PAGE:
Sometimes even the best laid plans are not completely fool proof. It seemed like a no brainer at the time. Twenty inches in three days with seven of those inches falling the evening before an upper mountain lift hold at Jay. Temperatures plummeted into the single digit mark and most metro area skiers and riders had no idea that almost two feet of new snow had fallen in Northern Vermont immediately following the massive wash out last weekend. I was not expecting a jackpot and I was expecting some wind buff. My expectations were not high but they were definitely in the “powder day” realm of thinking for sure.
Only a dozen skiers were lined up for first tram which was eerie to say the least. I chalked it up to the cold and afore mentioned metro rain bias. But I soon learned that it was not those who missed first tram that were the fools. Rarely do I ride the tram and only started at Tramside due to my ticket requiring a visit to the Customer Service desk. I decided to start my morning with a rarity of sorts for me and that is the normally sure shot first tracks in the Beaver Pond area.
En route to Beaver Pond, I spied some wind buffed powder on the edge of the fast hard pack and I pounced. And I tip dove and ejected. “Nothing more than cold legs on a cold day,” I told myself. But three turns into Beaver Pond, I had difficulty on a turn, caught some foliage sticking up through the snow, and lost a ski. Hum. The snow was beyond simply being wind buffed. It was slab wind buffed with one to two inches of firm breakable slab on top of the wind buff. Breaking through the slab was variable from turn to turn creating a dire need for anticipating inconsistency. I quickly checked my speed and my ego and decided to take things in the trees very slowly. By the time I exited Beaver Pond, I was not deterred but rather determined to find the wind protected aspect the escaped the wind.
Alas, it was not to be found any where today at Jay Peak. Another Tram to the summit had me skiing down Goat to Expo Glade which looked sketchy from the top. I dropped in a half dozen feet and was so dismayed that I poled down a bit and side stepped out. Buckaroo and Bonzai looked equally shredded by the wind. Slightly less slabbed but very buffed was the short North Glade. It was not to be on Tramside but surely Stateside would offer up the goods!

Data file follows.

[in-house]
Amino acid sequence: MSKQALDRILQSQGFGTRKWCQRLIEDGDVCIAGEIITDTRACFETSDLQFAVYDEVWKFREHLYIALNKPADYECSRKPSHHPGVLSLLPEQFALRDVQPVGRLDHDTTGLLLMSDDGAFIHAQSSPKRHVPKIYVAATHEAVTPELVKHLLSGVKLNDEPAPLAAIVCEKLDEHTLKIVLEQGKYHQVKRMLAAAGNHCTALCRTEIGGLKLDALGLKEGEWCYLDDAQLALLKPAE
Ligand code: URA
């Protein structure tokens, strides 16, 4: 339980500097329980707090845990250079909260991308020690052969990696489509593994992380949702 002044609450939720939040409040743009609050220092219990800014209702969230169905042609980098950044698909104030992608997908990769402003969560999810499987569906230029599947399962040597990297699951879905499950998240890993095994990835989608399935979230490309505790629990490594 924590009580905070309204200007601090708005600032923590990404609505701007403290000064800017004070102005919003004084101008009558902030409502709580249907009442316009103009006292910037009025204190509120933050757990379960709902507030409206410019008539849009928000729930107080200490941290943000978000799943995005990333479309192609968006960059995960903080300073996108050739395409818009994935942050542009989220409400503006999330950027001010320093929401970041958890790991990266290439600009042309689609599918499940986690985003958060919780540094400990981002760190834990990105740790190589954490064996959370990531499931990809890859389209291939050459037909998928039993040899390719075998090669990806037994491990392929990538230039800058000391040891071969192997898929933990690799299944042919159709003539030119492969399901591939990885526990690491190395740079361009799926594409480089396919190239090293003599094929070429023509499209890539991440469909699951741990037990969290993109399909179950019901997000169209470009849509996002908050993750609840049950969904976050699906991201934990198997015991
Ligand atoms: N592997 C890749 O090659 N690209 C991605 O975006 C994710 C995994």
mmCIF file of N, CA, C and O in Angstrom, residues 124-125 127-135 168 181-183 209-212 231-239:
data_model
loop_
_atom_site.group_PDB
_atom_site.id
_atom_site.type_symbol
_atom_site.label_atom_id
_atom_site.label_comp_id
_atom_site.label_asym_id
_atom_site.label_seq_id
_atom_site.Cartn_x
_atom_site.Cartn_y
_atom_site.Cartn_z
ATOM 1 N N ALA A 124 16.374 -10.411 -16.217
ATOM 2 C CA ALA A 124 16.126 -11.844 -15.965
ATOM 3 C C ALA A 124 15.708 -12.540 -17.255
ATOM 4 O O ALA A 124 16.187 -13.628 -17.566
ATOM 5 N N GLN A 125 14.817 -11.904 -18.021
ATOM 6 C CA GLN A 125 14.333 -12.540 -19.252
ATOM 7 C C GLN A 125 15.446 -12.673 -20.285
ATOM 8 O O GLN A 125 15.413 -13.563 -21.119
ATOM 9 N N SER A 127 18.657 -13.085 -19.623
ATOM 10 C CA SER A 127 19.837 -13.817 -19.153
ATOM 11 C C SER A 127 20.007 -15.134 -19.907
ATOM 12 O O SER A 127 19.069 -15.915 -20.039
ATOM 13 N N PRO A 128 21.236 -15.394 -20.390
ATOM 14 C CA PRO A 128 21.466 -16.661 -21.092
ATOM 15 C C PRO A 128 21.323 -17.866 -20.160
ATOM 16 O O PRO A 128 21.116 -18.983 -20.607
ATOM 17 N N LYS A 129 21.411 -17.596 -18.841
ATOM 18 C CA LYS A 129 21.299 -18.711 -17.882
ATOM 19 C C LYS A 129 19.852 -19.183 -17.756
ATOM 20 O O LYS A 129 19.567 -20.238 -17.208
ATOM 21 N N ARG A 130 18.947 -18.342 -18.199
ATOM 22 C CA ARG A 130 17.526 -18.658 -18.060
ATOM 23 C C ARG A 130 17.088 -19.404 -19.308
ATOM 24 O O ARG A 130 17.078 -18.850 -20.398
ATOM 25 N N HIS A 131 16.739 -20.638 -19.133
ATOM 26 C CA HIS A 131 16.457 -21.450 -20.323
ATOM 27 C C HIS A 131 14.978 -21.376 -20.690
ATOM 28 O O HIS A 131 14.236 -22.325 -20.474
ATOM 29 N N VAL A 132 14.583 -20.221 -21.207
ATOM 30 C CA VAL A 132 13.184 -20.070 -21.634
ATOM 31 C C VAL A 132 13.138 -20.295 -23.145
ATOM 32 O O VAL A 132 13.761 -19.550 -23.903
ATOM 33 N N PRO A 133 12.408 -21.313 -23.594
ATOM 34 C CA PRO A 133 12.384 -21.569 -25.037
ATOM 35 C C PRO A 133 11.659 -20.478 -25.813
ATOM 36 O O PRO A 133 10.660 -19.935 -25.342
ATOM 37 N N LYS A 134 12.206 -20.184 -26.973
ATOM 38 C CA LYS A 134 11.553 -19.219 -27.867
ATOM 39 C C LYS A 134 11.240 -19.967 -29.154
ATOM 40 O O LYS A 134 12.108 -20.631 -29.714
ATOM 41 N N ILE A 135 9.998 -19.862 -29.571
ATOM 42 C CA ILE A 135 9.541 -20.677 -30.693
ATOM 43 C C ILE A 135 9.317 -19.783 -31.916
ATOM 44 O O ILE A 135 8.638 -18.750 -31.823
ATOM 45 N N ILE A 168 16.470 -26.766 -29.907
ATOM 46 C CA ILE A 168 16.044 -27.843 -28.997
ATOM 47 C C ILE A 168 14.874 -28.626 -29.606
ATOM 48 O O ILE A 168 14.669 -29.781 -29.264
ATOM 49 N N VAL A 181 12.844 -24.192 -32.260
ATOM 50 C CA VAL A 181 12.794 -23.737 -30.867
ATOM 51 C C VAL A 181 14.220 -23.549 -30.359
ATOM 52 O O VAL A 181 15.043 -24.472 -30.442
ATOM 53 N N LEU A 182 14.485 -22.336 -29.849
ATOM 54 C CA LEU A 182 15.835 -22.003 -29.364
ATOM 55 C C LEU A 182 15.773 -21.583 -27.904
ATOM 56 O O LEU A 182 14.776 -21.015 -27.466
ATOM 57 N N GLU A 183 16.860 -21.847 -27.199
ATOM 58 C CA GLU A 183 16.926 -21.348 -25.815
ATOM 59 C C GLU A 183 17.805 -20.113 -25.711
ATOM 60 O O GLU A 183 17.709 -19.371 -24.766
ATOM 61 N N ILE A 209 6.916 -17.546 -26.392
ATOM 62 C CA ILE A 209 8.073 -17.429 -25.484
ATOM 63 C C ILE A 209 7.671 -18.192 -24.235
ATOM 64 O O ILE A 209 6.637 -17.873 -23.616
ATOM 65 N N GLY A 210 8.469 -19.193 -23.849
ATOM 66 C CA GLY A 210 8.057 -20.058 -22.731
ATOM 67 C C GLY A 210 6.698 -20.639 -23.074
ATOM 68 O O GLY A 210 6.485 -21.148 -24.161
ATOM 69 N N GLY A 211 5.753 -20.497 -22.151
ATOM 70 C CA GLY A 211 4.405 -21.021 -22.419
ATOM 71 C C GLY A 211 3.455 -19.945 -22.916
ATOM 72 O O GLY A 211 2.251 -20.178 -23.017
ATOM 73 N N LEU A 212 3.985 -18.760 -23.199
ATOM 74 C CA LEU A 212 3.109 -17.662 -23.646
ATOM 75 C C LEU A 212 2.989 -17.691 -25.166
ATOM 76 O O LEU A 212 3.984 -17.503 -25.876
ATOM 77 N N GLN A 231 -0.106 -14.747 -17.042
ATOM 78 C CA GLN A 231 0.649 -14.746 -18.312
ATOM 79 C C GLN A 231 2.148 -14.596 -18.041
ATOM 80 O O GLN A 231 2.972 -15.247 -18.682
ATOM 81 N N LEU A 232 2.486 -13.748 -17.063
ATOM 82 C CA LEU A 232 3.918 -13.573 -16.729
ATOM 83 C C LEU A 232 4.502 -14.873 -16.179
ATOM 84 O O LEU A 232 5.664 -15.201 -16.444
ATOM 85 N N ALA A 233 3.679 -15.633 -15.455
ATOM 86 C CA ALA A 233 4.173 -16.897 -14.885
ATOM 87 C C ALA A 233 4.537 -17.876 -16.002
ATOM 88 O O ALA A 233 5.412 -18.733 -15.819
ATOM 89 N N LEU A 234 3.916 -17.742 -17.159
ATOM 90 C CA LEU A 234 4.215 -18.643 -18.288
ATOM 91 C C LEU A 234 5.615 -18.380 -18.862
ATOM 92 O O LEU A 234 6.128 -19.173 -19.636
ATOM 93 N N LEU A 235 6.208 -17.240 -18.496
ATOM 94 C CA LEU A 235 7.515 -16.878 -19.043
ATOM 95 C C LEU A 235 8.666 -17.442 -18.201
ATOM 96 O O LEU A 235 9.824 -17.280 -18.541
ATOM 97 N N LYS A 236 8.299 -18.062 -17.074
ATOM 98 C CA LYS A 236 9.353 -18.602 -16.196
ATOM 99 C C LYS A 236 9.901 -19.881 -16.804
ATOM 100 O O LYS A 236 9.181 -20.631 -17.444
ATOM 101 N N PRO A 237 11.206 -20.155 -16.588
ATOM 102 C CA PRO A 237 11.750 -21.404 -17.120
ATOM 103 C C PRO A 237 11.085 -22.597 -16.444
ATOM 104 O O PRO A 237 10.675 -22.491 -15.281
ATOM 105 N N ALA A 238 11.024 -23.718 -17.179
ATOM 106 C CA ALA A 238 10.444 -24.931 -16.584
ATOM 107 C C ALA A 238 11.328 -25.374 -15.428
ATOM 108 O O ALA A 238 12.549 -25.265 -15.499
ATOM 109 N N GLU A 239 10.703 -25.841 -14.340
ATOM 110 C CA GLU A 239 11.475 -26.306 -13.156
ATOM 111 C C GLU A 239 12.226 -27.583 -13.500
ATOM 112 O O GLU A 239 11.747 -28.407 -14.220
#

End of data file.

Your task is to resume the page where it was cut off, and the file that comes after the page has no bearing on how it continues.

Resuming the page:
Over to the Bonnie I went and found my favorite two tree shot off map combo where I skipped the first of the two tree shots due to a sketchy wind blown entrance. At the second shot, I thought I found a jackpot only to find myself face down in the snow on my second turn. This was getting old. Finishing out on Hell’s Woods which was indeed hell had me considering the Jet Triple as the savior of my soon to be powder day.
But it was not to be. The O was nearly untracked but I quickly found the tracked to ski better than the untracked. This was the story in Timbuktu where I had some of my finest turns ever in what I normally consider an over skied shit show of a glade featuring horrid irregular bumps, scraped lines due to high traffic, and thin coverage. After the wind blown slab had been broken into loose snow, it skied great. For a final run, I hit Kitz to the trees and found great snow where tracked on Kitz and dangerous turns in the untracked trees. No aspect had been protected, even deep in the trees, and the wind buff slab was to be found everywhere.
The most spectacular item of interest today was Jay’s miraculous recovery from this past week’s deluge. Jay already had a bomber, if not too deep, base that the rain wore on but did not erase. Twenty inches and a whole lot of wind buff locked in the base pretty well. There were occasional coverage issues and the groomers were very much fast hard pack. But the overall sense I got from the mountain was that it was only a foot of fresh away from being fully skiable and epic. Despite my miss on what I thought would be at least a barely makes the cut powder day, I let at least relived that Northern Vermont is back in business just a few days after the hurt.